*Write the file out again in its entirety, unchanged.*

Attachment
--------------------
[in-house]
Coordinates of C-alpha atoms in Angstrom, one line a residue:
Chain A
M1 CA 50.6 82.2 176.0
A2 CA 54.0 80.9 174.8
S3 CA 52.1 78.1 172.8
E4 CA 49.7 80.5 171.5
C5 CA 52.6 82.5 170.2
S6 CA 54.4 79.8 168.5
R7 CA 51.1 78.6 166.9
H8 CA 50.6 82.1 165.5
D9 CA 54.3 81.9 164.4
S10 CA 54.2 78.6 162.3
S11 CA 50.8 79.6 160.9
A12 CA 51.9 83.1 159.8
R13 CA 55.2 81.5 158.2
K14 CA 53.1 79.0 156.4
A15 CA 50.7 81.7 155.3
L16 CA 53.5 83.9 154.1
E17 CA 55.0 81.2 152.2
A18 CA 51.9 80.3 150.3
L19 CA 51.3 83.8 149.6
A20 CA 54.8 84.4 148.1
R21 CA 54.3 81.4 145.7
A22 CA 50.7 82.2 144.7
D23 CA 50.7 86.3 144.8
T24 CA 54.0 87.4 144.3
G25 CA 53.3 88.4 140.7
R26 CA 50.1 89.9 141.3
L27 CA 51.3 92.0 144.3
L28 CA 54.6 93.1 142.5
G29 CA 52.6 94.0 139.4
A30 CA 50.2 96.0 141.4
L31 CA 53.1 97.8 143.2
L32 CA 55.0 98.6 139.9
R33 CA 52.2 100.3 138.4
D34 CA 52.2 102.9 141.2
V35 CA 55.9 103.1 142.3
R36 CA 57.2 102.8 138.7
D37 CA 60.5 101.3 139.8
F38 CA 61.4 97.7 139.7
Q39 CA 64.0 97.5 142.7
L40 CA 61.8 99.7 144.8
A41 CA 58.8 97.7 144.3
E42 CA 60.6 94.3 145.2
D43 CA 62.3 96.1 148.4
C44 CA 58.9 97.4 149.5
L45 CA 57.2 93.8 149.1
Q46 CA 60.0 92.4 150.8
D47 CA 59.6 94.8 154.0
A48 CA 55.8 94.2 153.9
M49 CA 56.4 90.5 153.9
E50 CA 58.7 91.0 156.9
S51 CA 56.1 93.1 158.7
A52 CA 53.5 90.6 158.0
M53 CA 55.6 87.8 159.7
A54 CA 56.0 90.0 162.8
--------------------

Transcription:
[in-house]
Coordinates of C-alpha atoms in Angstrom, one line a residue:
Chain A
M1 CA 50.6 82.2 176.0
A2 CA 54.0 80.9 174.8
S3 CA 52.1 78.1 172.8
E4 CA 49.7 80.5 171.5
C5 CA 52.6 82.5 170.2
S6 CA 54.4 79.8 168.5
R7 CA 51.1 78.6 166.9
H8 CA 50.6 82.1 165.5
D9 CA 54.3 81.9 164.4
S10 CA 54.2 78.6 162.3
S11 CA 50.8 79.6 160.9
A12 CA 51.9 83.1 159.8
R13 CA 55.2 81.5 158.2
K14 CA 53.1 79.0 156.4
A15 CA 50.7 81.7 155.3
L16 CA 53.5 83.9 154.1
E17 CA 55.0 81.2 152.2
A18 CA 51.9 80.3 150.3
L19 CA 51.3 83.8 149.6
A20 CA 54.8 84.4 148.1
R21 CA 54.3 81.4 145.7
A22 CA 50.7 82.2 144.7
D23 CA 50.7 86.3 144.8
T24 CA 54.0 87.4 144.3
G25 CA 53.3 88.4 140.7
R26 CA 50.1 89.9 141.3
L27 CA 51.3 92.0 144.3
L28 CA 54.6 93.1 142.5
G29 CA 52.6 94.0 139.4
A30 CA 50.2 96.0 141.4
L31 CA 53.1 97.8 143.2
L32 CA 55.0 98.6 139.9
R33 CA 52.2 100.3 138.4
D34 CA 52.2 102.9 141.2
V35 CA 55.9 103.1 142.3
R36 CA 57.2 102.8 138.7
D37 CA 60.5 101.3 139.8
F38 CA 61.4 97.7 139.7
Q39 CA 64.0 97.5 142.7
L40 CA 61.8 99.7 144.8
A41 CA 58.8 97.7 144.3
E42 CA 60.6 94.3 145.2
D43 CA 62.3 96.1 148.4
C44 CA 58.9 97.4 149.5
L45 CA 57.2 93.8 149.1
Q46 CA 60.0 92.4 150.8
D47 CA 59.6 94.8 154.0
A48 CA 55.8 94.2 153.9
M49 CA 56.4 90.5 153.9
E50 CA 58.7 91.0 156.9
S51 CA 56.1 93.1 158.7
A52 CA 53.5 90.6 158.0
M53 CA 55.6 87.8 159.7
A54 CA 56.0 90.0 162.8